UNIYFPAD can demonstrate the power of arts & culture

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The United Nations International Year for People of African Descent (UNIYFPAD) is likely to mean many different things to many different people across the world.

Personally, I see it as a chance to reflect, educate and celebrate the positive contribution and influence of people of African descent to societies, while looking at ways to eradicate the fundamental wrongs of the past.

People of African descent are among those most affected by racism. Things have come a long way since the abolition of slavery in the 1800’s, but the journey is far from complete.

A couple of hundred years of freedom doesn’t make up for thousands of years of oppression and scandalously many people are still discriminated against because of their race.

At times it seems that we are a long way from achieving the Universal Declaration of Human Rights that states: “All human beings are born free and equal in dignity and rights.”

The declaration was adopted by the General Assembly of the United Nations in 1948 as a “common standard of achievement for all peoples and all nations”. Clearly international political commitment is needed to re-affirm it during UNIYFPAD in 2011.

It is not only politicians who can make a difference however. Historically, arts and culture have provided a real platform for change.

In 1950’s segregated America, it was still common for black artists not to be allowed to stay at the venues they were performing in.

When Sammy Davis Jr performed in Las Vegas with the Rat Pack, he found that he was not able to stay at the hotels, eat in the restaurants or gamble in the casinos.

White people were happy to be entertained by black people; they just didn’t want to stay in the same resort as them.

Davis Jr’s subsequent refusal to play at venues that practiced racial segregation went a long way to ending segregation in Las Vegas casinos and the rest of the country eventually followed.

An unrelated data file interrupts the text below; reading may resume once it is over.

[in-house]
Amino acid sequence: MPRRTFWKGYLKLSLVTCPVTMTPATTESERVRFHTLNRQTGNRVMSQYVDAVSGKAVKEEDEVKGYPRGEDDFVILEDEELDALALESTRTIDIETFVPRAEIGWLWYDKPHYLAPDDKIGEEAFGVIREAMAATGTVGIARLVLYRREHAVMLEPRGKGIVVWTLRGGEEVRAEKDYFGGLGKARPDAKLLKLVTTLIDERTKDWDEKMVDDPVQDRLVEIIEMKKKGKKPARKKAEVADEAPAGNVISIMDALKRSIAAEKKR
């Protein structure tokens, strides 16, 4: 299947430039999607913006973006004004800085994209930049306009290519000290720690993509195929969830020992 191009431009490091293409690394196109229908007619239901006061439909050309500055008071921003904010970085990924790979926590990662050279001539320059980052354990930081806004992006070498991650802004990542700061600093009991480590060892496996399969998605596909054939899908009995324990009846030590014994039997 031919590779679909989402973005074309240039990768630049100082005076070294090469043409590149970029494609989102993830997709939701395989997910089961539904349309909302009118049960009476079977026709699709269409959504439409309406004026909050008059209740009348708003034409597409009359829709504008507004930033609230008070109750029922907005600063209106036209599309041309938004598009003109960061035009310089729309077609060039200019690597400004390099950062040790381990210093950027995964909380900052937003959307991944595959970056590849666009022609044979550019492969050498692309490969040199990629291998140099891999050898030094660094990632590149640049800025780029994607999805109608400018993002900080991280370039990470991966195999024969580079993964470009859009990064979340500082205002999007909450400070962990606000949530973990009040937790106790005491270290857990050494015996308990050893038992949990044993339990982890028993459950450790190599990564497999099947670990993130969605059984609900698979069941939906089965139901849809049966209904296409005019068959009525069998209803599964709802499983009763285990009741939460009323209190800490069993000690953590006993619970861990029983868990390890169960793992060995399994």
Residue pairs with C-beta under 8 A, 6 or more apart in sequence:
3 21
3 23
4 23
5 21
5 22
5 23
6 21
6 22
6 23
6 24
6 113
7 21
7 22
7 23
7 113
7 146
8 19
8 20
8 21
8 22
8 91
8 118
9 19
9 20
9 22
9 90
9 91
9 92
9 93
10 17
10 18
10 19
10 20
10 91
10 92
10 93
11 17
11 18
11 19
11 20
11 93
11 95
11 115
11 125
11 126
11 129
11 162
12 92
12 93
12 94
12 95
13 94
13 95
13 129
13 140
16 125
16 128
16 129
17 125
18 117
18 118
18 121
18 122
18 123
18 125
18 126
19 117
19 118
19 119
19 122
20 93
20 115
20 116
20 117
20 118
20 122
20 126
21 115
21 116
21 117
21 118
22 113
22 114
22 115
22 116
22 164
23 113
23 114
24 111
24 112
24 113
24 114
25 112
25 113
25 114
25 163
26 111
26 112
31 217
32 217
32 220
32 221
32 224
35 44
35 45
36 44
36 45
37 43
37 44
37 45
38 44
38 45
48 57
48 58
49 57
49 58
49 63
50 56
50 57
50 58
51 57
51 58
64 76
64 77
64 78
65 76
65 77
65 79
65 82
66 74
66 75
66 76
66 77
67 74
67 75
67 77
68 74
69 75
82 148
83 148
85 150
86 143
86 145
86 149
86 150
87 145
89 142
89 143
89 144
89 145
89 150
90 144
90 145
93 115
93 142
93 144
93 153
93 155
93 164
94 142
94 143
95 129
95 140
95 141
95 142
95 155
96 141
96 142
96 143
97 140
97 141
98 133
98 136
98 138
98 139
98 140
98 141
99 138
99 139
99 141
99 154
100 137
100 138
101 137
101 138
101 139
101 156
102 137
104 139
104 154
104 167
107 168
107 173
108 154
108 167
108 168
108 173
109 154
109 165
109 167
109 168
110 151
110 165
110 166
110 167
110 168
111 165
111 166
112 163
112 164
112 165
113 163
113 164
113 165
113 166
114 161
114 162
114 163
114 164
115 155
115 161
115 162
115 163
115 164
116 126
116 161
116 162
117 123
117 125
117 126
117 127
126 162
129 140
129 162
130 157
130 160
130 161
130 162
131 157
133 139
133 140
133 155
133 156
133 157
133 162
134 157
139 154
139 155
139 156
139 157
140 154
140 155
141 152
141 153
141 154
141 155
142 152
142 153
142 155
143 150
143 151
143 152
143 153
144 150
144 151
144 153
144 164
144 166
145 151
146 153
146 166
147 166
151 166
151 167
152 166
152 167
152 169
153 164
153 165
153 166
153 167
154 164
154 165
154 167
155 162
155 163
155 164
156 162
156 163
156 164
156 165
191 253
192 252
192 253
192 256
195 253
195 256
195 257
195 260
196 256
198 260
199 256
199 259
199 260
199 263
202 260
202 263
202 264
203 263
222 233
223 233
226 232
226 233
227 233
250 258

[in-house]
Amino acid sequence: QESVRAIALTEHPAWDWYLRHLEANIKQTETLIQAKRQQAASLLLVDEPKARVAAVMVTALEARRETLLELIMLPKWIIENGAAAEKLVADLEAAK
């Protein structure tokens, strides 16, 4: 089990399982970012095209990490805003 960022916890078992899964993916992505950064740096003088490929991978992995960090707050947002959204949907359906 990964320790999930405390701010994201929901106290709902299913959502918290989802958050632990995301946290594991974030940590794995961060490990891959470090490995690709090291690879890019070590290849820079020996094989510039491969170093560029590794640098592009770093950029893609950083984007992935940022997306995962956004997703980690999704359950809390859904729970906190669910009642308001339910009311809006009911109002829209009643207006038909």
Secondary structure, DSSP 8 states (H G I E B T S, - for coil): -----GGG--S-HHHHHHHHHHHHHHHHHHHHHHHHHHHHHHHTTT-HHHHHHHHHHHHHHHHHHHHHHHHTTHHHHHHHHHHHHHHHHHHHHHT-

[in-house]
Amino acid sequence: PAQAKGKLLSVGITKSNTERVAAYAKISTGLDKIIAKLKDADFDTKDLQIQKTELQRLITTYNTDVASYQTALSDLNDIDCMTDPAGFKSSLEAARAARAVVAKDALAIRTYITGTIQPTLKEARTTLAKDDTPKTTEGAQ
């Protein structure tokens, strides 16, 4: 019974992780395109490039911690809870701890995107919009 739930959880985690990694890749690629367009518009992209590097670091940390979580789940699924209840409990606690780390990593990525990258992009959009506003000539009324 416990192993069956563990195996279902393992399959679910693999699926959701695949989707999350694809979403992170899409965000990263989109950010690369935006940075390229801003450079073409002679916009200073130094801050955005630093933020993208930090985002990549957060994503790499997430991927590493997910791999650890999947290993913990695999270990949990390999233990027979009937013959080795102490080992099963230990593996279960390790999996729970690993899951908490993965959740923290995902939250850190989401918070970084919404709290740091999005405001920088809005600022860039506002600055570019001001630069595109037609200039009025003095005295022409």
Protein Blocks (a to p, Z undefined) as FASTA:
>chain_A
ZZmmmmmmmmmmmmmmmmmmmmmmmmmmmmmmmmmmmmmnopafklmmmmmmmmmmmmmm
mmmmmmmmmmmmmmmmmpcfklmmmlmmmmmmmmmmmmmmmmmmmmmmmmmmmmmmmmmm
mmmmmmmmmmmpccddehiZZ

In more recent times, events like Live Aid and Live 8 have raised awareness of poverty in Africa, while Comic Relief continues to highlight many of the continent’s important issues and raise much-needed money.

Organisations like Love Music Hate Racism campaign tirelessly to celebrate the diversity of cultures through music.

Progress is being made although arts and culture clearly have a key role to play in keeping things moving.

Civilisations have told their stories through the arts for generations; from carvings on rocks thousands of years ago to the diverse art, film and music scenes of today.

During the year long editorial campaign in support of UNIFYPAD, People with Voices aims to share these stories. As the arts and culture editor, I want to highlight and recognise the vast contributions people of African descent have made to the world.

We will be searching out, reviewing and recommending artists, musicians and creative people from Africa and the African Diaspora. We will also take a look back at the important influences and events from the past and glimpse into the future.

Most of all we would love to encourage you to contribute your views and articles to the site. Get in touch and get involved in what should be a year of celebration.

About James Corke

James completed a Certificate of Higher Education in Journalism at Birkbeck, University of London. He has built a solid portfolio of feature articles and commentaries largely focused on arts, culture and sport at People with Voices, and has also freelanced at the BBC’s Match of the Day magazine.

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